In Mexico, 80% of the electricity consumed by Nestlé’s factories is renewable – generated with wind power – following a power purchase agreement signed in June 2012. The project reduces GHG emissions by an estimated 120,000 t CO2e per year.


Meanwhile Unilever has a target to reach 40% renewable energy by 2020 and is working toward a 100% target. This is supported by work to reduce energy consumption. In May 2015 Unilever reached a new milestone of 1 million tons of CO2 savings since 2008 from its manufacturing network. Energy consumption has been reduced by 20% - the same energy used to run 40 factories or the equivalent in carbon of over 800,000 acres of forest in one year. This has also resulted in significant cost savings of €244 million.

Unilever has made a big move into renewables in Europe and North America where all of the electricity purchased by Unilever factories is from renewable sources. In some developing markets like Mexico they will soon be using 100% renewables. Across the globe, 28% of the energy used by Unilever factories comes from renewable sources, including 39% of all electricity.

As a retailer Marks and Spencer has fewer opportunities to invest in on-site renewables. Retail stores are much smaller consumers of electricity than food factories. There are many more of them and typically they are squeezed into high streets and lack roof space.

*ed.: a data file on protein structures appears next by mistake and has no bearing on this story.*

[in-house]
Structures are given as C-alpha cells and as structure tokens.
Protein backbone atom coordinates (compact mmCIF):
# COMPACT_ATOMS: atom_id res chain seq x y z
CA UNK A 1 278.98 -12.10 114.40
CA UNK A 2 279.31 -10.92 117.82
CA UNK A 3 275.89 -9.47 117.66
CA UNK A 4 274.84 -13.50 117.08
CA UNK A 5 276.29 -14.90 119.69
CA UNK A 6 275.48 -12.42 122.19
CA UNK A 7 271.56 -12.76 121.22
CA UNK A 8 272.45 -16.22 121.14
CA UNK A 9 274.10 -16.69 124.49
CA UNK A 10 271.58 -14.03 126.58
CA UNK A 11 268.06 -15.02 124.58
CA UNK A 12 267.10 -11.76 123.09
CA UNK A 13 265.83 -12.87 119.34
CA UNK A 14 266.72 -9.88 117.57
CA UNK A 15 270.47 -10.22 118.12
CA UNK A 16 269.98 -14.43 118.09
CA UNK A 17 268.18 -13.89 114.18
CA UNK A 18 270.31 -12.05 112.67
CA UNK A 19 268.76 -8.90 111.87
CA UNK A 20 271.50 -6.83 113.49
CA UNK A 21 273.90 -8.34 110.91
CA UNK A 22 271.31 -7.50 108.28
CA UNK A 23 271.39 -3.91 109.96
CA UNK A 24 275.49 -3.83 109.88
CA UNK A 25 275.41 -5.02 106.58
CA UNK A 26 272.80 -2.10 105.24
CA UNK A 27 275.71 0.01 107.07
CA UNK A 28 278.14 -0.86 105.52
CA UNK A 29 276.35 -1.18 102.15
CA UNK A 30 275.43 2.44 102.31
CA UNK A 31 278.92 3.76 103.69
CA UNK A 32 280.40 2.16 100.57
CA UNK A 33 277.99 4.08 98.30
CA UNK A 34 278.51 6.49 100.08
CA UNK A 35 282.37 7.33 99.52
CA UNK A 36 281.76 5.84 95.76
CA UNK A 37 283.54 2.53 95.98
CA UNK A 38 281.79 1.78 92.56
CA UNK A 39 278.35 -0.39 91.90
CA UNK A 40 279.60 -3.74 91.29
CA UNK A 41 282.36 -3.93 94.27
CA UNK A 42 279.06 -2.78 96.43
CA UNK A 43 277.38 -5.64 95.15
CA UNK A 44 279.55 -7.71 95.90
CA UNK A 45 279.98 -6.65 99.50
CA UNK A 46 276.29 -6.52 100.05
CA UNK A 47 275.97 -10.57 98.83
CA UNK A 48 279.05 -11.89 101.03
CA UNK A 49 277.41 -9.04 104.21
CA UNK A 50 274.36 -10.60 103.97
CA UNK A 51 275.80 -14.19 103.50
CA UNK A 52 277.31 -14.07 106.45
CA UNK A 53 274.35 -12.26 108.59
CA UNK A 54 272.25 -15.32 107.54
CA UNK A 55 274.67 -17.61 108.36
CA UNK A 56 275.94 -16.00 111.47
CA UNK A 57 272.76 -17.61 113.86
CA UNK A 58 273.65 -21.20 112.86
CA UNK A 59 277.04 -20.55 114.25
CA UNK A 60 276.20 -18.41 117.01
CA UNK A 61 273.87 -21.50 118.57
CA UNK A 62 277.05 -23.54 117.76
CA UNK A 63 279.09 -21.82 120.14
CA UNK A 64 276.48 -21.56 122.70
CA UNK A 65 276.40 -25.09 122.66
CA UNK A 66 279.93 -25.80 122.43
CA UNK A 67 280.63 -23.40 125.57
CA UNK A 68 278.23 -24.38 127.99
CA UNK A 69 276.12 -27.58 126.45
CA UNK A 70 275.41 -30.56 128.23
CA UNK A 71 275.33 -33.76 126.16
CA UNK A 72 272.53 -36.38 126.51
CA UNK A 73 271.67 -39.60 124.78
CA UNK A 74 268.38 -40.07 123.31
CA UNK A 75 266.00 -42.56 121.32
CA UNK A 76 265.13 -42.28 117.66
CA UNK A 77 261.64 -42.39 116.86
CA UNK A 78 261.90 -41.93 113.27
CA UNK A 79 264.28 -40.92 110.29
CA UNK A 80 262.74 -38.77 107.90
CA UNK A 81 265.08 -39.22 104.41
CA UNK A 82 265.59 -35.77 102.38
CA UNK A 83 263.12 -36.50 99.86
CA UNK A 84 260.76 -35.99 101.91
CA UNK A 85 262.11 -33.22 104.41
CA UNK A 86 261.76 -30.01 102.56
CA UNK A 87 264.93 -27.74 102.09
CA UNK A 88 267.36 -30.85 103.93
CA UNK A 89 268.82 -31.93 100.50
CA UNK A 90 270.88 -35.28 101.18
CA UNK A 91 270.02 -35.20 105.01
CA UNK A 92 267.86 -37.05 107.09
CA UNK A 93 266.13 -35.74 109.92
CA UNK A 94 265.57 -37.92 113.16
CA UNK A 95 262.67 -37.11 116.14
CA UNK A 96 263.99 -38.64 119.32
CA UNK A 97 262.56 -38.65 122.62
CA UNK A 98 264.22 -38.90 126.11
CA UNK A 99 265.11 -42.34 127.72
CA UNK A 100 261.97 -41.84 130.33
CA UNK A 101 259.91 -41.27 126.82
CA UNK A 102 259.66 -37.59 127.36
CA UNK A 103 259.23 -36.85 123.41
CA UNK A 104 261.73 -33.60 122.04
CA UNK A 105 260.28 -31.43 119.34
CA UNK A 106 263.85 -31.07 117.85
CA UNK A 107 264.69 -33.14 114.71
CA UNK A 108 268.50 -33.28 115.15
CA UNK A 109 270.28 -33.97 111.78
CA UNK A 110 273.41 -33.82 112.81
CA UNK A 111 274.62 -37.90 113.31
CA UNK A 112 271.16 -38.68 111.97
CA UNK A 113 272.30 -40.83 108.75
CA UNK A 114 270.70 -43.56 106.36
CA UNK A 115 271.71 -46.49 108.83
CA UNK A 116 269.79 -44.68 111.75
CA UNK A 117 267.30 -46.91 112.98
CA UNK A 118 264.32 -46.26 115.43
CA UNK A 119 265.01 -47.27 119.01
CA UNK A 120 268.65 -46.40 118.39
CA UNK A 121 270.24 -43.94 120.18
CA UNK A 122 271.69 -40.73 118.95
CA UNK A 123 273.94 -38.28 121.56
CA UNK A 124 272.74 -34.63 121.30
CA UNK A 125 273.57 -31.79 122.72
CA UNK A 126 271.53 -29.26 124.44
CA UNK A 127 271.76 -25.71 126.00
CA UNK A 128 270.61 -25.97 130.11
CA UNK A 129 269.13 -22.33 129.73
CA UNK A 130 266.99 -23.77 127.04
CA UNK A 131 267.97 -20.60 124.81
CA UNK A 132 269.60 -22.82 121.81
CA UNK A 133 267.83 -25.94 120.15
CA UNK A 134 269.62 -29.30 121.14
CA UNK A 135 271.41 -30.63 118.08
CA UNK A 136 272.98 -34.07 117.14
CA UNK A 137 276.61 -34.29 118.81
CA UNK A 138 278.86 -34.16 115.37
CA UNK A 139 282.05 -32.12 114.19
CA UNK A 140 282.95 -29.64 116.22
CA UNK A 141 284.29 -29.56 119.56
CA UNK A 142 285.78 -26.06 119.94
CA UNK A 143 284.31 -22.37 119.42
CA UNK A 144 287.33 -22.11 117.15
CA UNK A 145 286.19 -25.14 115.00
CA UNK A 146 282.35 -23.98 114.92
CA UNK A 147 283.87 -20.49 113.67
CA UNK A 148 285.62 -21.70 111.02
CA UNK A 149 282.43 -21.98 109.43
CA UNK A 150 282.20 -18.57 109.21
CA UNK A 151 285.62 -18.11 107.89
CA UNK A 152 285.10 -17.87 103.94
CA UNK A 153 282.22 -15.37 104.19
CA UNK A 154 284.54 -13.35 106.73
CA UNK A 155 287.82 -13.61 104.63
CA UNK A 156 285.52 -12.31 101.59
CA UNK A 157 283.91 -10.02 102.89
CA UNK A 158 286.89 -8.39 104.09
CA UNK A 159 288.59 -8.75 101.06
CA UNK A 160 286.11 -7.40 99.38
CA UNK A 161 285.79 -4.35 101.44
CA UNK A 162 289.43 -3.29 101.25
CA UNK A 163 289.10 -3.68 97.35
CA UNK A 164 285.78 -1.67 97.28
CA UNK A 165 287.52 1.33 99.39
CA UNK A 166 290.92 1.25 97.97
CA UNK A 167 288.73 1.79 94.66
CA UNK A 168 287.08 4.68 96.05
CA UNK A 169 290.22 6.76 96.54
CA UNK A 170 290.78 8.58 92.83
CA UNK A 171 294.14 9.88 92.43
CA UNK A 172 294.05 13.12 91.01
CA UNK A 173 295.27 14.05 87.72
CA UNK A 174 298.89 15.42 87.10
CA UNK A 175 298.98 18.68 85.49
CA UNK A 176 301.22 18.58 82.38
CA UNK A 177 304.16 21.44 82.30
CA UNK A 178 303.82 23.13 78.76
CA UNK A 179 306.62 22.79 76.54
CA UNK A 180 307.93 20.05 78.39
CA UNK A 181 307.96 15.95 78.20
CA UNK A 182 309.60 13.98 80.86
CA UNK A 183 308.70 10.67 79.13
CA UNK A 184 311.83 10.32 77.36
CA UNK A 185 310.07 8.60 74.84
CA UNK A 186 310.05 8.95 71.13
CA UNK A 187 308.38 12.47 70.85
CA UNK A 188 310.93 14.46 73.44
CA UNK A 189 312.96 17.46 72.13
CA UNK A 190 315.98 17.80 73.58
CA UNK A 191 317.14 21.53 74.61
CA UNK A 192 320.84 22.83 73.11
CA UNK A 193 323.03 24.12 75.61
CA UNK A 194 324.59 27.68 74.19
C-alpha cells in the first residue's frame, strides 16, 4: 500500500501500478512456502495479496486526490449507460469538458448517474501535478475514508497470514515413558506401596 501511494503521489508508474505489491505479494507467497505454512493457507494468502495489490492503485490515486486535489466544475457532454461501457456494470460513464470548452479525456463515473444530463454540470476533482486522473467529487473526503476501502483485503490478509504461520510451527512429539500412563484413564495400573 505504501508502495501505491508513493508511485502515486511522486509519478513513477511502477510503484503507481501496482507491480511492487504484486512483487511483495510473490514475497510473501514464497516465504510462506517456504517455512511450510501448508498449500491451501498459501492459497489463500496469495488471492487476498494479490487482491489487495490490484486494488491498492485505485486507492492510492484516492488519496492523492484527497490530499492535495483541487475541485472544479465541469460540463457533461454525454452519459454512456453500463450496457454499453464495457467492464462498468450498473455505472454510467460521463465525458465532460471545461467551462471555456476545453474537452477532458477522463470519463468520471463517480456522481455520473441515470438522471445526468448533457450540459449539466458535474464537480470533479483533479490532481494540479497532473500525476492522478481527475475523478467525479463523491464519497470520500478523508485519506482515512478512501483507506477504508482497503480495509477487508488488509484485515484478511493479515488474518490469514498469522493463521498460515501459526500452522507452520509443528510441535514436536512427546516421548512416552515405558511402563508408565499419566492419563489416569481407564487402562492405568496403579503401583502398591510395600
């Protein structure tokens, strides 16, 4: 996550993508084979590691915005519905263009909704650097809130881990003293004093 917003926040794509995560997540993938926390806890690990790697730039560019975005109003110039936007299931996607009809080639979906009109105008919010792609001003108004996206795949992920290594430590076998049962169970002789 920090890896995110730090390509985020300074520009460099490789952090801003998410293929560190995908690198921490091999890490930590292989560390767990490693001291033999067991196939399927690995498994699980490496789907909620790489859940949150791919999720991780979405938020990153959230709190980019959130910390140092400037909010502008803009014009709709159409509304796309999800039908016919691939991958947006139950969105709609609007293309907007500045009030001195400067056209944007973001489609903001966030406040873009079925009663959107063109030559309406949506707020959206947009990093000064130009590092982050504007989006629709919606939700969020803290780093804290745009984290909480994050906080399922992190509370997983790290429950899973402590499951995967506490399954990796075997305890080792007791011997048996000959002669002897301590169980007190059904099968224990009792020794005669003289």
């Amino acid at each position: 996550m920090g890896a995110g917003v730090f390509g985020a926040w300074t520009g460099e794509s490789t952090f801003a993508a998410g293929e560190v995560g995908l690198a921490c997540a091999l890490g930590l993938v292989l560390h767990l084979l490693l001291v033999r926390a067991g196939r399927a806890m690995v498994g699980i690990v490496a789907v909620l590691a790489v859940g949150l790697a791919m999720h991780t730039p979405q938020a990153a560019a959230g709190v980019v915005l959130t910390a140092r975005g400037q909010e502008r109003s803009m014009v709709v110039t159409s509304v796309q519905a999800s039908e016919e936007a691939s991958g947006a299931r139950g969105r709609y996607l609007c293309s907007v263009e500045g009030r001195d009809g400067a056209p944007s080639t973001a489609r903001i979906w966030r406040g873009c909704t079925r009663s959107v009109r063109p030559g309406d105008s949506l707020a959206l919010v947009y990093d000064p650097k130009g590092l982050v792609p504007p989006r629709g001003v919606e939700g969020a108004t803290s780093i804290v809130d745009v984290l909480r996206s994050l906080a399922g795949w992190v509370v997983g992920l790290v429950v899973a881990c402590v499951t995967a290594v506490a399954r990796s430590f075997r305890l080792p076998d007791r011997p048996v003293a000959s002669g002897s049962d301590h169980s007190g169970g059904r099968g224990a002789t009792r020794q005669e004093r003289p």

So the focus has been on reducing electricity use (36% less electricity per square foot compared to 2006-07) and investing in on-site renewables where it’s practical. For example, M&S has just installed the UK’s largest solar roof at its Castle Donington Distribution Centre with 24,272 panels.

All the electricity used in its stores and offices in the UK and Ireland is procured from renewable sources. Crucially 21% of this electricity comes from small-scale generators such as farmers supported by procurement contracts. It also has a customer energy supply business serving 250,000 customers, with all electricity it supplies now from renewable sources. M&S Energy has also just launched a scheme to support community renewable energy projects in the UK, with over 200 projects in the running for £400,000 of support over the next 12 months.

Nestle, Unilever, Marks and Spencer. Three different consumer goods companies but all united as members of RE100 and through their commitment to take practical action from factories, to stores to the consumer’s home, to support the uptake of renewable energy.

We all know there is more to do but we hope that by participating together in RE100 with many other companies, we can accelerate the uptake of renewable energy, reducing carbon emissions, encouraging a stable global policy framework and driving down deployment costs.

by Mike Barry Director of Sustainable Business Marks and Spencer and Jeff Seabright Chief Sustainability Officer Unilever, Co-chairs Consumer Goods Forum Sustainability Steering Group

You can chat live to Thomas Lingard, Climate Advocacy & Sustainability Strategy Director, Unilever and Mike Barry, Director of Sustainable Business (Plan A), Marks & Spencer on Twitter today to discuss how they’re switching to 100% renewable power as part of the RE100 campaign. Ask questions using #RE100 at 3.30 pm BST/11.30am EST September 23.